It’s time to fill out the Free Application for Federal Student Aid, known as FAFSA, for the 2024-25 school year. The typical Oct. 1 start date was delayed as major changes were implemented as part of the FAFSA Simplification Act, but the new application is now available. You can still submit the FAFSA for the 2023-24 academic year until June 30, 2024, but try not to wait too long—filing early gives you a better chance of maximizing the amount of aid you receive.
Many people assume that filling out the form would be a waste of time. Maybe they believe it’s time-consuming, and they’re not sure if they would qualify for aid anyway. But this one (free) form can determine a student’s eligibility for myriad grants and aid for all income levels. Also, the information you report determines eligibility for federal subsidized and unsubsidized loans, which can be very affordable alternatives to other types of loans.
Though the rollout of the new FAFSA has been somewhat shaky, it’s still important to fill out the FAFSA for 2024-25. The Department of Education will begin processing the forms in late January.
Eligible Students Leave Free Money on the Table Every Year
According to estimates from sources like Edvisors and NerdWallet, over 1 million students who would have been eligible for a Pell Grant never filled out the FAFSA. The maximum Pell Grant award for the 2023-24 school year is $7,395—an amount that goes a long way toward paying a tuition bill and, unlike a loan, doesn’t need to be paid back.
It’s true that the higher your family’s income is, the lower your chances of receiving this type of federal grant. According to the Department of Education, in 2020-21, approximately 66% of all Pell Grant recipients had incomes less than or equal to $30,000. That said, Pell Grant eligibility will be expanded for the 2024-25 academic year.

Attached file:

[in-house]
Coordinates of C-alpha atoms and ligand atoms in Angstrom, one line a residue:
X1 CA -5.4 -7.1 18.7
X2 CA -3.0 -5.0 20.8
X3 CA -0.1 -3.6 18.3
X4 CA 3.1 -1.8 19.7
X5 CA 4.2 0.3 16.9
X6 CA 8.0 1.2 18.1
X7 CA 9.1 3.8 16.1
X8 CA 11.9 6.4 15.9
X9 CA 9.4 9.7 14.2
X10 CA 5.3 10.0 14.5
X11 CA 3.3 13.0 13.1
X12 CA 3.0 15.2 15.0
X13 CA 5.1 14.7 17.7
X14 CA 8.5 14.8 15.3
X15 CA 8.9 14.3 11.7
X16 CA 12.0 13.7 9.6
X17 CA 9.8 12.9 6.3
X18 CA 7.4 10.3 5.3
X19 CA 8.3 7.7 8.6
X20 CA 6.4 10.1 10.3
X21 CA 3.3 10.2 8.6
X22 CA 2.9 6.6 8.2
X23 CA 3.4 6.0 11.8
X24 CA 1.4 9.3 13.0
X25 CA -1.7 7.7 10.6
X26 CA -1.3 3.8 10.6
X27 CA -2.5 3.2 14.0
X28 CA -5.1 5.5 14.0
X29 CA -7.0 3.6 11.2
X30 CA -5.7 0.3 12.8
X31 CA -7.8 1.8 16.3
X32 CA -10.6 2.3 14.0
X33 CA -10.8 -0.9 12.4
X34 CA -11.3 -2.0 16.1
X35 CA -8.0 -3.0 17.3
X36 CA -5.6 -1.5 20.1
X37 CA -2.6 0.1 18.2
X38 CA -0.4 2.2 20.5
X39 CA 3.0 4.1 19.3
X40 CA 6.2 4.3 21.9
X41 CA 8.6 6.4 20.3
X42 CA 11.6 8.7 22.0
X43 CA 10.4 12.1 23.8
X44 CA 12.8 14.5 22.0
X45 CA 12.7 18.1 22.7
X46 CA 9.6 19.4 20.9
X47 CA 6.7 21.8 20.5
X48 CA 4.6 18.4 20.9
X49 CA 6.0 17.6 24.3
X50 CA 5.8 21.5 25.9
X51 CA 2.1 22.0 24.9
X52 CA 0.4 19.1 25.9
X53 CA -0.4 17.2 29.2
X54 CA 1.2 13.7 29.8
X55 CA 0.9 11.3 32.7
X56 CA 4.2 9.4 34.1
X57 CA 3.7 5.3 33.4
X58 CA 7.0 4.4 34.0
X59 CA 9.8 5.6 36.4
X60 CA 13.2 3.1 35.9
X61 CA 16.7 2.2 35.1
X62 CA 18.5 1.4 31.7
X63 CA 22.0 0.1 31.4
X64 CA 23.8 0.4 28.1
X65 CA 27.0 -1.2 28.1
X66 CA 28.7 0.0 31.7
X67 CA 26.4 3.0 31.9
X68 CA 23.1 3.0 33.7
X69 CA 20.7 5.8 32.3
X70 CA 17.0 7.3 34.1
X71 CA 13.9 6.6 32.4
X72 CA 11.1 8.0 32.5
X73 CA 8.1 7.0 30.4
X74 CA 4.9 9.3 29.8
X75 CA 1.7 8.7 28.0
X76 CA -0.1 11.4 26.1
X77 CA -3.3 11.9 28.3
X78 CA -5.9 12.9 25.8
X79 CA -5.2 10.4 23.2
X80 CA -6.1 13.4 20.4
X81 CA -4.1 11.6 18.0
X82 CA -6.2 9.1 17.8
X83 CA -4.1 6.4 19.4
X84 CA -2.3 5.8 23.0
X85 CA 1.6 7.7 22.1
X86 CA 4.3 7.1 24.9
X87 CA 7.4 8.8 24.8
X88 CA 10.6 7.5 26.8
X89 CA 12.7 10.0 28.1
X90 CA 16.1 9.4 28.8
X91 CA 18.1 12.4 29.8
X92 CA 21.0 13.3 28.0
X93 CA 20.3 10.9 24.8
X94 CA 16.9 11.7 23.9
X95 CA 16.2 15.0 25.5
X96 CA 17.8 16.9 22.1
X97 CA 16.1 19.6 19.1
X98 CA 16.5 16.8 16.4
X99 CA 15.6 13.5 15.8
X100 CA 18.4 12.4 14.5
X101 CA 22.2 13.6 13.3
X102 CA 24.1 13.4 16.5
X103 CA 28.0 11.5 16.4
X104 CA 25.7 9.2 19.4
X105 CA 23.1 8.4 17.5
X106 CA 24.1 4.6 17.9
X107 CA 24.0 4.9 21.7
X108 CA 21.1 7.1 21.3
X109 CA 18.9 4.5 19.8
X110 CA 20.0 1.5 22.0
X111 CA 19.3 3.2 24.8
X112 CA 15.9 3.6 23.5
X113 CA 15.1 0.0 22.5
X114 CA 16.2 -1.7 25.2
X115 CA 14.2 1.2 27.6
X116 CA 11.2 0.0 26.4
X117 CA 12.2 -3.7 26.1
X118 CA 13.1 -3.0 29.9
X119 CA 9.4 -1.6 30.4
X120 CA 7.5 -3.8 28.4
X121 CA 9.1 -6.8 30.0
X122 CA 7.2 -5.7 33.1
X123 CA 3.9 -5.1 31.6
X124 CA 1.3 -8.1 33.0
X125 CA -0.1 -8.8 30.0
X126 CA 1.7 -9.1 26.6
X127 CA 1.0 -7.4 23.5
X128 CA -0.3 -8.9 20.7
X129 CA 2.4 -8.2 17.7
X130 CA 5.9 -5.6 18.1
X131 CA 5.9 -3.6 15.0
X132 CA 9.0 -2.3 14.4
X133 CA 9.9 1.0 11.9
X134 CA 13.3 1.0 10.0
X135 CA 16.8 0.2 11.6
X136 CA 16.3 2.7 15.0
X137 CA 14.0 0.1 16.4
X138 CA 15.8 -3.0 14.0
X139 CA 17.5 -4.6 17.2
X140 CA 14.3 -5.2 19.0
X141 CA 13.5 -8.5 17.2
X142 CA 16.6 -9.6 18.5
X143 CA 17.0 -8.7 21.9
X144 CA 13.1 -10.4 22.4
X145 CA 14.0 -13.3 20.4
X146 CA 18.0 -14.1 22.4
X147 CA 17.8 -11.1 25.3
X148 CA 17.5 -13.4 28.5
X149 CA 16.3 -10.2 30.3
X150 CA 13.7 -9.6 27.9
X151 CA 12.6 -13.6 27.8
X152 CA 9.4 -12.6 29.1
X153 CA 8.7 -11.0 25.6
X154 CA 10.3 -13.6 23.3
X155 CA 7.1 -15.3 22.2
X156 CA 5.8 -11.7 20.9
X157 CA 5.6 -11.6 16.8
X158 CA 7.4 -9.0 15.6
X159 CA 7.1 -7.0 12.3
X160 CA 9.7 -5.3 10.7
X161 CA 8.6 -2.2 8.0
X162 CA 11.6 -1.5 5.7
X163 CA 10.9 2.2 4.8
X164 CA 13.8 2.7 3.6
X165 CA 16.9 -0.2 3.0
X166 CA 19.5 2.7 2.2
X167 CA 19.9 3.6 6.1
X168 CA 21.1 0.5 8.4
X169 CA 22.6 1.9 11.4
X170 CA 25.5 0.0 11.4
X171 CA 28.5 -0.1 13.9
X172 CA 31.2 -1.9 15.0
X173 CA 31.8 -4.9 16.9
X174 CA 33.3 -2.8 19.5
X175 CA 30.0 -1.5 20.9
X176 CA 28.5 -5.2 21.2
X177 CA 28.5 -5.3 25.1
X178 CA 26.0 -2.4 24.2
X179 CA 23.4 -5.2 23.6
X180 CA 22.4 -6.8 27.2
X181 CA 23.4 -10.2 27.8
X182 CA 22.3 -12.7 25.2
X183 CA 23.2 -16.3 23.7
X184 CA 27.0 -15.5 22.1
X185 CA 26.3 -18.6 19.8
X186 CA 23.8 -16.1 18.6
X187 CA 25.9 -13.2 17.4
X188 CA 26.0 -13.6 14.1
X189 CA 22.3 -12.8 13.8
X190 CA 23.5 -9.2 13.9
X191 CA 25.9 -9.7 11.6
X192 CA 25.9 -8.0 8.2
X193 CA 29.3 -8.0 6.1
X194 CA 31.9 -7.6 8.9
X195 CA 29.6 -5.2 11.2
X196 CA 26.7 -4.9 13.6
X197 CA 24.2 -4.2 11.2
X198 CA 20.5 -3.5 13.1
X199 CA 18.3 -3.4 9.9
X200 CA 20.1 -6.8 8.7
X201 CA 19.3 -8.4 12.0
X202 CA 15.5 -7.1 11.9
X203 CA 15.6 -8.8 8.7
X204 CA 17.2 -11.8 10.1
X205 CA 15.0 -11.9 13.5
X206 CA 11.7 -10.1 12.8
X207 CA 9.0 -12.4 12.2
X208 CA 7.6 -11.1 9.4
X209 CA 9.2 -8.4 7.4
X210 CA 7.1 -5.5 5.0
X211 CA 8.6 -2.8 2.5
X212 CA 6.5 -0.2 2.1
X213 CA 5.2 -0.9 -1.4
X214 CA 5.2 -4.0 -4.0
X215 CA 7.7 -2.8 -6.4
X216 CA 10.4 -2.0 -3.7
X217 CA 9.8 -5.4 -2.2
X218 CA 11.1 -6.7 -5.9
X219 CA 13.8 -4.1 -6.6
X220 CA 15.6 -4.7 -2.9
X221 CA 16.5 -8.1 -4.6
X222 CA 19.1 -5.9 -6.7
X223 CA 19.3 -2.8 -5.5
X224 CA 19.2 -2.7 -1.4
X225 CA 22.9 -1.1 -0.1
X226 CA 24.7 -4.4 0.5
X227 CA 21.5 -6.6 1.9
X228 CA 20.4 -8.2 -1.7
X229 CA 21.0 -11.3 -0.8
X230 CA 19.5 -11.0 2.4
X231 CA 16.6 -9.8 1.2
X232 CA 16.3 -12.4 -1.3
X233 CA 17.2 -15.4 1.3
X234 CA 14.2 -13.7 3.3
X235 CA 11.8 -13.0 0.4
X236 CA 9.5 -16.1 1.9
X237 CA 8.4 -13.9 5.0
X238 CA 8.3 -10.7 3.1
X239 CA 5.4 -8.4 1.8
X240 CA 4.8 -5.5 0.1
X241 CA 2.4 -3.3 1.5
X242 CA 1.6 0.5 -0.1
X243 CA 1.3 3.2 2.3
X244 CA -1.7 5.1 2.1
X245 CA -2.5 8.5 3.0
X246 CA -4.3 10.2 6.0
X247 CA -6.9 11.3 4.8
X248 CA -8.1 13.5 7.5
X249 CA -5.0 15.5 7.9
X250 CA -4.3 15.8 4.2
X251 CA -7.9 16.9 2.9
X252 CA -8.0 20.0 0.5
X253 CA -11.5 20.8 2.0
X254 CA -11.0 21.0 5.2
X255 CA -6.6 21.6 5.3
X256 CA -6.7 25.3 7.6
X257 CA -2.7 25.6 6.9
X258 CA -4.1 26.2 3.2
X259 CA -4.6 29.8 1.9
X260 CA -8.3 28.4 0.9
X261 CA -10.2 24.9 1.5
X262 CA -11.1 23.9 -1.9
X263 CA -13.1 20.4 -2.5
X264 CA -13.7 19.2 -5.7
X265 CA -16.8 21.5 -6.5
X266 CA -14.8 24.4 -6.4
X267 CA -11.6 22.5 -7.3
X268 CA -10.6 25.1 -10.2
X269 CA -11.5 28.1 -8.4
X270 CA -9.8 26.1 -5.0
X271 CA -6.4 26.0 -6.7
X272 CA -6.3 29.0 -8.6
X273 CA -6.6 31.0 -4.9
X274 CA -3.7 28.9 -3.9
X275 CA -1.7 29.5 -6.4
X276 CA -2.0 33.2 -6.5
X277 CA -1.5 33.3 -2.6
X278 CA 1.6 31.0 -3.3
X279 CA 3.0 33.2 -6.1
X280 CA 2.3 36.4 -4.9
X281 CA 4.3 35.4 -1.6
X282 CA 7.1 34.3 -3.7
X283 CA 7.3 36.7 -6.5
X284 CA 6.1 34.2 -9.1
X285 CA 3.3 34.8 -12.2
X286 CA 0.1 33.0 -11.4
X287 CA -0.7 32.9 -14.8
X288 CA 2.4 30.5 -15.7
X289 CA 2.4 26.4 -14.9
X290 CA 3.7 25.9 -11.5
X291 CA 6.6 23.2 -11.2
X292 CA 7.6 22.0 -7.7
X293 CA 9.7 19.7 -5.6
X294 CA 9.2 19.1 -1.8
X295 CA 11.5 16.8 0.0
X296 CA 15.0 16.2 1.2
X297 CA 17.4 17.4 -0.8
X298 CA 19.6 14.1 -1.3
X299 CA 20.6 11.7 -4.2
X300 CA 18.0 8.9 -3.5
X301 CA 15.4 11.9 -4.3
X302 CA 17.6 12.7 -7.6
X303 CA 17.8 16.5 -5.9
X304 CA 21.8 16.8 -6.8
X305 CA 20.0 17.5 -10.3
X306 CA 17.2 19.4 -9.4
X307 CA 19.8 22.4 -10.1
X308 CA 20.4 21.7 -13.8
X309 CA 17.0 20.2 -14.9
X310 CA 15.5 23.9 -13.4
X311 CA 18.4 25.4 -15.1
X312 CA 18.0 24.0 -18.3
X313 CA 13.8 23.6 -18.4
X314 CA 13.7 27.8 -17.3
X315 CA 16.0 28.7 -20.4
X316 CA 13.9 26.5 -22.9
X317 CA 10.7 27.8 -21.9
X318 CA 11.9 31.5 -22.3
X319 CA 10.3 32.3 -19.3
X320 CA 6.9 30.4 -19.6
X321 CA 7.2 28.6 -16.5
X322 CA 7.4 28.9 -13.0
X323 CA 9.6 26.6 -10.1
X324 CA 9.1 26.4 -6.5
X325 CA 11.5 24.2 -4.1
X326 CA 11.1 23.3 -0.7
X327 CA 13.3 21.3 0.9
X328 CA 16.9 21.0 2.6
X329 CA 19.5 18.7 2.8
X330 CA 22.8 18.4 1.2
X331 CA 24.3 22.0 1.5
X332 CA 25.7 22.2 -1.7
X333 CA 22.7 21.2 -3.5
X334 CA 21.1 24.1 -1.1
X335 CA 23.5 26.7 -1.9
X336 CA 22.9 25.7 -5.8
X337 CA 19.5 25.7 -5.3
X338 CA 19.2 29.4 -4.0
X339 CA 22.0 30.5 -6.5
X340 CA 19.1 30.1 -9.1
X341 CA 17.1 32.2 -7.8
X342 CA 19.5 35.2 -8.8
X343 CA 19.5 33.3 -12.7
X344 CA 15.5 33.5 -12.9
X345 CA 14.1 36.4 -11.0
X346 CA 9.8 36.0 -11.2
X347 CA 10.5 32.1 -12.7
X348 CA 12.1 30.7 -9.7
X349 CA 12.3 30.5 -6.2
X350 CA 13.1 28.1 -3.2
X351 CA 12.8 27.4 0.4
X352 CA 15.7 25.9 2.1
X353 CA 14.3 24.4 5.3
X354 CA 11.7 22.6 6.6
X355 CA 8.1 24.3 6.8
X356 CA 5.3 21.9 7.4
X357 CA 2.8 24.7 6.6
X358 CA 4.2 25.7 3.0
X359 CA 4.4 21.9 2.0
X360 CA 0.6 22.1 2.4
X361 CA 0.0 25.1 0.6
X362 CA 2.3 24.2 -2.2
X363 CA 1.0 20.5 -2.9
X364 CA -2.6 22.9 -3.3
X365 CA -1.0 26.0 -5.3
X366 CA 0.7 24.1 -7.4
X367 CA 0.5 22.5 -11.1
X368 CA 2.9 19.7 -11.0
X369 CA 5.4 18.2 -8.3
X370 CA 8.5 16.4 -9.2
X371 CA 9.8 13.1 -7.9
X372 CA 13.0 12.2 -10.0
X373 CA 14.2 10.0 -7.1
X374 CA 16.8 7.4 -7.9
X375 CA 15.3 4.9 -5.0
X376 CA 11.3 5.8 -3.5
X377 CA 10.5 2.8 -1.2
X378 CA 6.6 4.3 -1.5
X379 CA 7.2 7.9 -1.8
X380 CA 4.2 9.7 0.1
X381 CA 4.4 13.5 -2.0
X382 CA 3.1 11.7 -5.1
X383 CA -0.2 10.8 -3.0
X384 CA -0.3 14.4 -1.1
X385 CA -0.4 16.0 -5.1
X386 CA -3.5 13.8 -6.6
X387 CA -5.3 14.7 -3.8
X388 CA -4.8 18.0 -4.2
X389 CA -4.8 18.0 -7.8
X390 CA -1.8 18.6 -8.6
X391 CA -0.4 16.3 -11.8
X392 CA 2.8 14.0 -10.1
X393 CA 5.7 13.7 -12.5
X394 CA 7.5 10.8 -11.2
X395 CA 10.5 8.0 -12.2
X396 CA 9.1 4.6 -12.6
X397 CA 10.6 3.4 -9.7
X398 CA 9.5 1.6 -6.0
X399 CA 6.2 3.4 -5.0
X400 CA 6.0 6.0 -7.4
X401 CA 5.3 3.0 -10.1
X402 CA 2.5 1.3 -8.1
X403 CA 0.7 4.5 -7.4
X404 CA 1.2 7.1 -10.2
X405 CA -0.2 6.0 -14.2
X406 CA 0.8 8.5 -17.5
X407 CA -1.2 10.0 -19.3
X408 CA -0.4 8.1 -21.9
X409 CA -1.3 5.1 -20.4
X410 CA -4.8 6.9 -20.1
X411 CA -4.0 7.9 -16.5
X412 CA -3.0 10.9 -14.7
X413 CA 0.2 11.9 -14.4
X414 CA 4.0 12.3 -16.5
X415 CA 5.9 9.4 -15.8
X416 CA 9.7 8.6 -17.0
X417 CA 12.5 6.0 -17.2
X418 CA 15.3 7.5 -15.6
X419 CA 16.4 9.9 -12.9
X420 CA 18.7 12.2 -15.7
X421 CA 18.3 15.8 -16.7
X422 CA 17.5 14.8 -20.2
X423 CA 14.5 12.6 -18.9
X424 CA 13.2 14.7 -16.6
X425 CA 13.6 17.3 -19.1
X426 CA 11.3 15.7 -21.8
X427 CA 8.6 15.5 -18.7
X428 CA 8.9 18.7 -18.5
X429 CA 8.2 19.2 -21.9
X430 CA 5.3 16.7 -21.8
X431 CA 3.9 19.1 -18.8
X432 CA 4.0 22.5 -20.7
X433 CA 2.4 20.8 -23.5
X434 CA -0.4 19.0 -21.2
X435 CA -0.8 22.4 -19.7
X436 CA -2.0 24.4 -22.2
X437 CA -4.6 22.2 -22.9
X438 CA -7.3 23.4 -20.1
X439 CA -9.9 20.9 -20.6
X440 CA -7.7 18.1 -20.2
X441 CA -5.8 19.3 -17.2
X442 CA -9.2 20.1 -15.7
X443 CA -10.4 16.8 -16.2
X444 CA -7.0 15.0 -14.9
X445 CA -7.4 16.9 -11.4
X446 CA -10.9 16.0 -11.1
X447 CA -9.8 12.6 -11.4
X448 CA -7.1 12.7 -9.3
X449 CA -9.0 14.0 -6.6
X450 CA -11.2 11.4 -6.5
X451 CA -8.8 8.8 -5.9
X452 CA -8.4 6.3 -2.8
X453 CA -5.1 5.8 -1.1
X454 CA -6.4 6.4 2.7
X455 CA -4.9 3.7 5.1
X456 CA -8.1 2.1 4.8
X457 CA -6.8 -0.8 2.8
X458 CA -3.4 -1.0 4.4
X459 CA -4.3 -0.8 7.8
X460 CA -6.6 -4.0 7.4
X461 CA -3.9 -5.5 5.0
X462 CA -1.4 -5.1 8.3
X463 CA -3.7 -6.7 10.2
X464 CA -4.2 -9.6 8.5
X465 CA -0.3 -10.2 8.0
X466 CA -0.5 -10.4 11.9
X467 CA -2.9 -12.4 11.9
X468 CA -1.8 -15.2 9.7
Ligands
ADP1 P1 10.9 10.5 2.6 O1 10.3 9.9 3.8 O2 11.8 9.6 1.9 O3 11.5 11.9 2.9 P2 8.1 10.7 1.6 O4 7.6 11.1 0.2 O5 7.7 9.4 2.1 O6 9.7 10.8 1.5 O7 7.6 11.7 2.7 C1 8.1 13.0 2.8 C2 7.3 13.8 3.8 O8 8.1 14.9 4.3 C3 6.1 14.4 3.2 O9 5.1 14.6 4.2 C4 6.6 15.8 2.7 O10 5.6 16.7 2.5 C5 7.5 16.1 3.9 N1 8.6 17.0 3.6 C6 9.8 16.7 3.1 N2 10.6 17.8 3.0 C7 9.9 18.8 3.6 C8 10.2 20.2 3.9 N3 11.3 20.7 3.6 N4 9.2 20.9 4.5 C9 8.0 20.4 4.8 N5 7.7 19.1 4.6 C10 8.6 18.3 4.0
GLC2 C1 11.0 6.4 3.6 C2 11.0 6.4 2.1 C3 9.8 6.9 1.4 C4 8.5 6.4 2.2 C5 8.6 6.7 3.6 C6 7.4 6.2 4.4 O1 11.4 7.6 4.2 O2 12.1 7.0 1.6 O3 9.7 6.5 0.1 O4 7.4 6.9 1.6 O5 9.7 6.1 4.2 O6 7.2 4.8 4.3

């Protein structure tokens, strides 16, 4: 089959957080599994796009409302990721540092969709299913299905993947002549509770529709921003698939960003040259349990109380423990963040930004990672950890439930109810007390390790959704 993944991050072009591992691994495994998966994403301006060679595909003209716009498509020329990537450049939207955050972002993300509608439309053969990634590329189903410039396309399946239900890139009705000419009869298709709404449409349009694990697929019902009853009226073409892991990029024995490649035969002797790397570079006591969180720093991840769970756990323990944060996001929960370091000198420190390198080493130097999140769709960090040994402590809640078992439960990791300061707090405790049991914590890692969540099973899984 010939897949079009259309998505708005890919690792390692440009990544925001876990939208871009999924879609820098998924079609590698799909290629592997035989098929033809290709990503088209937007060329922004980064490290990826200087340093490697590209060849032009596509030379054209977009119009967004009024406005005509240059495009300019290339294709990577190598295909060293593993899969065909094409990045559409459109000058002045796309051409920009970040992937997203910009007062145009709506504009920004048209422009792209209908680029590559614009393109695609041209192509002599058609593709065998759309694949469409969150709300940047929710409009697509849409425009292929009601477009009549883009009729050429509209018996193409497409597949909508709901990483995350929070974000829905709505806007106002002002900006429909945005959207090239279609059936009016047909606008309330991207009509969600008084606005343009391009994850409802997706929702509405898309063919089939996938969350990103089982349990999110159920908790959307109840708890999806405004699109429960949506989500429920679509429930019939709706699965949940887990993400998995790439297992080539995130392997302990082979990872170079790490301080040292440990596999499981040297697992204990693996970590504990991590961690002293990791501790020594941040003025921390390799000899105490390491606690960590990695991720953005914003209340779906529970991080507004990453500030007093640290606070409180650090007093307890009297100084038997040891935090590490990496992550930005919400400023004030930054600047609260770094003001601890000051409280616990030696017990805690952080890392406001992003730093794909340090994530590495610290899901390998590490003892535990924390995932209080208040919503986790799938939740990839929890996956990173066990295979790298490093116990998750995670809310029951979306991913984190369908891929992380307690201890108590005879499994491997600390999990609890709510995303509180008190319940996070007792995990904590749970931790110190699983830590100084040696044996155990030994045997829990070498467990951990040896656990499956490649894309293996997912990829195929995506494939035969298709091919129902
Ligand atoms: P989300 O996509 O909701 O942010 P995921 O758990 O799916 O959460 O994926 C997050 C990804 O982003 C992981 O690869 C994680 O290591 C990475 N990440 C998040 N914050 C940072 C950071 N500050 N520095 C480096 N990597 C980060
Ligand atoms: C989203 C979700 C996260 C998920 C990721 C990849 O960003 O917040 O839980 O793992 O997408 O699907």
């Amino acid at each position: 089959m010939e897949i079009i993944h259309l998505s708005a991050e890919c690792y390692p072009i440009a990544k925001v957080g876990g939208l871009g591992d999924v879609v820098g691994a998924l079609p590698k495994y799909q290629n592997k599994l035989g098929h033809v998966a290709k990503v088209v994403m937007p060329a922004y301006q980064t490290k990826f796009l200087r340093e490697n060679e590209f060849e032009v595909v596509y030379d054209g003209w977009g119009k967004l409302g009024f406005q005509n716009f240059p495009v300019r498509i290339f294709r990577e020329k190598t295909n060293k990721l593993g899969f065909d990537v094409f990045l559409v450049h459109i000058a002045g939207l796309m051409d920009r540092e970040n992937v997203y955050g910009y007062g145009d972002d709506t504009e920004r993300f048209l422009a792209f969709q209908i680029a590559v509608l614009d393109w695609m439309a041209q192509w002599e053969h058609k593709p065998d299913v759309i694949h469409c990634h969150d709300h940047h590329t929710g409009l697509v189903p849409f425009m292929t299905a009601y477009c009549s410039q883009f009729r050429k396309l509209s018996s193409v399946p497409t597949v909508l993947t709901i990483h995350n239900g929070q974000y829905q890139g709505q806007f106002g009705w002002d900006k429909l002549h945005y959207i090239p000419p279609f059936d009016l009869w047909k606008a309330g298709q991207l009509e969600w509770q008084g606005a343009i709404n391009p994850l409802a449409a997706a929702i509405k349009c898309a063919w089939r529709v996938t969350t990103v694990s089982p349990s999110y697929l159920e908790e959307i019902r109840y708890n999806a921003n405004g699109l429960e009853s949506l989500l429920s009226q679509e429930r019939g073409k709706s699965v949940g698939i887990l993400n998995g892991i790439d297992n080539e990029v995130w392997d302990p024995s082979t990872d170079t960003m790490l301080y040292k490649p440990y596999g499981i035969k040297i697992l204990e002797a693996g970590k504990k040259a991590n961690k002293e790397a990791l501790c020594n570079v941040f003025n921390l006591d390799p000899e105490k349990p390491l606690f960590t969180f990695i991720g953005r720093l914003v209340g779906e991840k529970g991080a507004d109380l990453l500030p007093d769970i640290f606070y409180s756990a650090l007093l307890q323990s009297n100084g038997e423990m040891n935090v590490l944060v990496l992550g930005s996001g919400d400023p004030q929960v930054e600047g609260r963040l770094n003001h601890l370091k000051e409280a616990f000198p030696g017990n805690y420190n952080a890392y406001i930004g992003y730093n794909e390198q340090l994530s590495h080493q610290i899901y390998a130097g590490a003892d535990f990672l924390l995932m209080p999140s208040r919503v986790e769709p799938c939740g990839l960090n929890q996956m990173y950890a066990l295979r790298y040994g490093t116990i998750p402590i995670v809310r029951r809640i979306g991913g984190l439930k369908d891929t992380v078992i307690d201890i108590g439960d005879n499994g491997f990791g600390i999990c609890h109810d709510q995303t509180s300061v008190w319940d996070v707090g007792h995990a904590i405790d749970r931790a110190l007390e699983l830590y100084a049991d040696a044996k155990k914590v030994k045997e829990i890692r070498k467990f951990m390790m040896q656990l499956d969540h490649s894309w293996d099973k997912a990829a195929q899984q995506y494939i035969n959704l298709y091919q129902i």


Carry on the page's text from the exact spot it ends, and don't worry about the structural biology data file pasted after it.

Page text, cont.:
But the Pell Grant isn’t the only reason to fill out the FAFSA. Information submitted on it can qualify students for other nonfederal grants—from state governments, private entities, and colleges themselves—that are available to students from higher-income households as well. Even some merit-based scholarships offered by colleges and universities require applicants to file the FAFSA. Thus, many college planning experts recommend that students from higher-income households also fill out the FAFSA (or, if your college instructs you, the CSS Financial Aid Profile form).
Don’t Assume Filling Out the FAFSA Is Too Much Trouble
The FAFSA takes the average student less than an hour to fill out, according to the Department of Education’s federal student aid website. And the new form may take less time than that. Even if that’s an optimistic estimate, the form costs nothing to fill out, and it could be well worth the time spent if it saves your family money.
The Department of Education has implemented some changes that aim to make it easier to fill out the form for 2024-25. For one, drug-related convictions will no longer be grounds for disqualification from receiving federal aid. If you make a mistake on the form, you can go back and edit your submitted FAFSA until the corrections deadline. (That’s Sept. 14, 2024, for the 2023-24 school year.)
Also, many users can pull in their family’s tax information directly from the IRS using the IRS Data Retrieval Tool. The benefit of using this tool is that the information is transferred directly from the IRS and automatically populates the form, which saves time and ensures greater reporting accuracy. And, according to the IRS, using the tool reduces the likelihood that the school’s financial aid office will select your form for verification (wherein the student’s family would be required to supply additional documentation for the information reported on the FAFSA).
Fill Out the FAFSA Every Year. Don’t Wait Until the FAFSA Deadline.
Don’t procrastinate. Though it’s tempting to focus on the FAFSA’s June 30 deadline and think there’s no rush to complete it, many states and colleges have earlier deadlines for applying for state and institutional financial aid. It is highly recommended that you fill out the form as soon as you can to ensure that you don’t miss out on any aid.
Lastly, remember that you need to file the FAFSA every academic year. Eligibility for student aid does not carry over from one academic year to the next. Variables such as your family’s income level in a given year and the number of family members enrolled in college at the same time will affect the amount of aid a student is eligible to receive.
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